Feb 12, 2019

Google-linked geothermal player Dandelion Energy raises $16 million

Residential geothermal company Dandelion Energy has raised $16 million in series A funding from backers including Google's VC arm and big homebuilding player Lennar Corp., bringing total funding to $23 million.

Why it matters: The New York-based company, which spun out of Alphabet's R&D arm in 2017, said the cash will allow new R&D, the opening of new warehouses, and personnel additions.

Details: Comcast Ventures led the round with GV (once called Google Ventures).

  • Other backers in the new round include NEA, Collaborative Fund, Ground Up, and Zhenfund.
  • Dandelion declined to disclose the size of its current customer base, but a spokesman said they're the largest residential geothermal installer in the state.

The big picture: The company is marketing geothermal heating and cooling to displace electric and fossil fuel-based systems, including propane and fuel oil common in the Northeast.

The intrigue: Lennar's role appears to provide Dandelion a chance to expand more quickly.

  • Lennar's Eric Feder said in a statement that they've wanted to include geothermal heating and cooling systems in new homes for years but "the math never made sense."
  • Dandelion is "finally making geothermal affordable" so they're exploring the idea of including it in the homes they build, Feder writes.

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Situational awareness

Photo: Brett Carlsen/Getty Images

Catch up on today's biggest news:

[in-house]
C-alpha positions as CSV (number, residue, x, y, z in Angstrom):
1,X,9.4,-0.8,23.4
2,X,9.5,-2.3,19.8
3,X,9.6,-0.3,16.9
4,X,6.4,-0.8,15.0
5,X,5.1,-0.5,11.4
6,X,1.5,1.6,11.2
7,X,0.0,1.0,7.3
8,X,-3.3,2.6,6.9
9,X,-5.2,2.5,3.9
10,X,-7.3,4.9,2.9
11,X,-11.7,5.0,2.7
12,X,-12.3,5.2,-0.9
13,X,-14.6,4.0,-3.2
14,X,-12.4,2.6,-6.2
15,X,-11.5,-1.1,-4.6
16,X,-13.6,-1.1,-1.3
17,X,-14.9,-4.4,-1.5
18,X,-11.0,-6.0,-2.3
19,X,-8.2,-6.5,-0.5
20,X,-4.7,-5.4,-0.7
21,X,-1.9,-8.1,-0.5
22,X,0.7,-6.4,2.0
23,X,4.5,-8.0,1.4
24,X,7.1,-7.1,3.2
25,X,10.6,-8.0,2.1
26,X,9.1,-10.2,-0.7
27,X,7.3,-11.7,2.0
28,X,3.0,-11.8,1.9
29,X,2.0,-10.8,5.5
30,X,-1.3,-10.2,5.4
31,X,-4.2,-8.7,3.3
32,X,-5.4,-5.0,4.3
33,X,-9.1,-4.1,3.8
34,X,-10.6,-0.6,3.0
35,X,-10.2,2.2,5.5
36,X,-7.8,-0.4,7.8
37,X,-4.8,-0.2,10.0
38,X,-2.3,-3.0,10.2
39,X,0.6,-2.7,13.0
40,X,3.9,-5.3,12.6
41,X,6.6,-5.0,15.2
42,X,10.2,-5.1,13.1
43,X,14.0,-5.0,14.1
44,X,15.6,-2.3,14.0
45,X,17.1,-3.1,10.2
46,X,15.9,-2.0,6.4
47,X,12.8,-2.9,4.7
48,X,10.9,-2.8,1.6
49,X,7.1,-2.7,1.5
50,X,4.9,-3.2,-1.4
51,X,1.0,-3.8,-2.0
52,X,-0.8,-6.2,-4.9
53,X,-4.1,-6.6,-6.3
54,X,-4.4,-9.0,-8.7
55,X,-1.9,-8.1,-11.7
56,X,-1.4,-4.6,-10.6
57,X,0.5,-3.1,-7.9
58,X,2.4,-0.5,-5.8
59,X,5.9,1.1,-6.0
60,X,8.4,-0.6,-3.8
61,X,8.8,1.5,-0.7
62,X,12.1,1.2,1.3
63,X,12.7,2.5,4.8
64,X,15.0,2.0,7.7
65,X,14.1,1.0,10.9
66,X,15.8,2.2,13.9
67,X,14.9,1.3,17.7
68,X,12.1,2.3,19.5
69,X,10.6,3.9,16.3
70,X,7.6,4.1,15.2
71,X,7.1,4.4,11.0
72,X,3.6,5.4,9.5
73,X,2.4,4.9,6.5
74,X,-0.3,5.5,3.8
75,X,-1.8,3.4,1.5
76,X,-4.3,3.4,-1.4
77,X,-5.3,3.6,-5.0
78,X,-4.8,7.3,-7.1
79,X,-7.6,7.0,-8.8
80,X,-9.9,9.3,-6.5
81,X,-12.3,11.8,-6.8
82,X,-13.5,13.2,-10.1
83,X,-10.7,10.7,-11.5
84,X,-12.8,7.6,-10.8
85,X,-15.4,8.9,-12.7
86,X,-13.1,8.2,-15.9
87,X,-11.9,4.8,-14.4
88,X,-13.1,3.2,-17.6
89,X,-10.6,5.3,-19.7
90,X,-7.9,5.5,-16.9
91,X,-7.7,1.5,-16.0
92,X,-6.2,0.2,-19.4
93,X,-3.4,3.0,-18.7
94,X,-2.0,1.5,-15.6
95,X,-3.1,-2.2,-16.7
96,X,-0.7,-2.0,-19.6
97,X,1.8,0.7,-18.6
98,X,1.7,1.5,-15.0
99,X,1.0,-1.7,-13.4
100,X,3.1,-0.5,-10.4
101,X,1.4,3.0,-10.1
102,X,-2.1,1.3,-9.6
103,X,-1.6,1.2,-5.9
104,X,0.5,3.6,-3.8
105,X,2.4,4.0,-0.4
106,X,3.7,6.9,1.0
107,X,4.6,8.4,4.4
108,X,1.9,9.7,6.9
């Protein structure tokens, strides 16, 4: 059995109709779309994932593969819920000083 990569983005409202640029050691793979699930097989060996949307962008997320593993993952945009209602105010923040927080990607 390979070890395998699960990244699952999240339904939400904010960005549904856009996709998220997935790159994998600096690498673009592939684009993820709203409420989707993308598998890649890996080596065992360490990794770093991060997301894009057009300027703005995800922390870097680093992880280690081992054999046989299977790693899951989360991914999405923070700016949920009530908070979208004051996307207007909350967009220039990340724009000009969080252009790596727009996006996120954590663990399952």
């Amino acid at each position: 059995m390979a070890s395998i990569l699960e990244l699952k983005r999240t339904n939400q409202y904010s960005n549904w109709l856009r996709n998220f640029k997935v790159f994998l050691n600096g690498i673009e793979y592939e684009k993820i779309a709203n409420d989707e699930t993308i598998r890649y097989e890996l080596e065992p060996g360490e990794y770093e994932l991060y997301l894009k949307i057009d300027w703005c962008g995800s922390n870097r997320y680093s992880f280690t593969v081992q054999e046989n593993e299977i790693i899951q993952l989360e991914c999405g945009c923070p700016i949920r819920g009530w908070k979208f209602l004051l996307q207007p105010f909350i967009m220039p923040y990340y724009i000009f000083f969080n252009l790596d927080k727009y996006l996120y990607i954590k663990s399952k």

1. Mike Bloomberg offers to release women from 3 NDAs
  2. Wells Fargo to pay $3 billion to settle consumer abuse charges
  3. Bloomberg campaign says Tennessee vandalism "echoes language" from Bernie supporters
  4. Scoop: New White House personnel chief tells Cabinet liaisons to target Never Trumpers
  5. Nearly half of Republicans support pardoning Roger Stone

Wells Fargo agrees to pay $3 billion to settle consumer abuse charges

Clients use an ATM at a Wells Fargo Bank in Los Angeles, Calif. Photo: Ronen Tivony/SOPA Images/LightRocket via Getty Images

Wells Fargo agreed to a pay a combined $3 billion to the Justice Department and the Securities and Exchange Commission on Friday for opening millions of fake customer accounts between 2002 and 2016, the SEC said in a press release.

The big picture: The fine "is among the largest corporate penalties reached during the Trump administration," the Washington Post reports.

Bloomberg offers to release women from 3 nondisclosure agreements

Mike Bloomberg. Photo: Brett Carlsen/Getty Images

Mike Bloomberg said Friday his company will release women identified to have signed three nondisclosure agreements so they can publicly discuss their allegations against him if they wish.

Why it matters, via Axios' Margaret Talev: Bloomberg’s shift in policy toward NDAs comes as he tries to stanch his loss of female support after the Las Vegas debate. It is an effort to separate the total number of harassment and culture complaints at the large company from those directed at him personally. That could reframe the criticism against him, but also protect the company from legal fallout if all past NDAs were placed in jeopardy.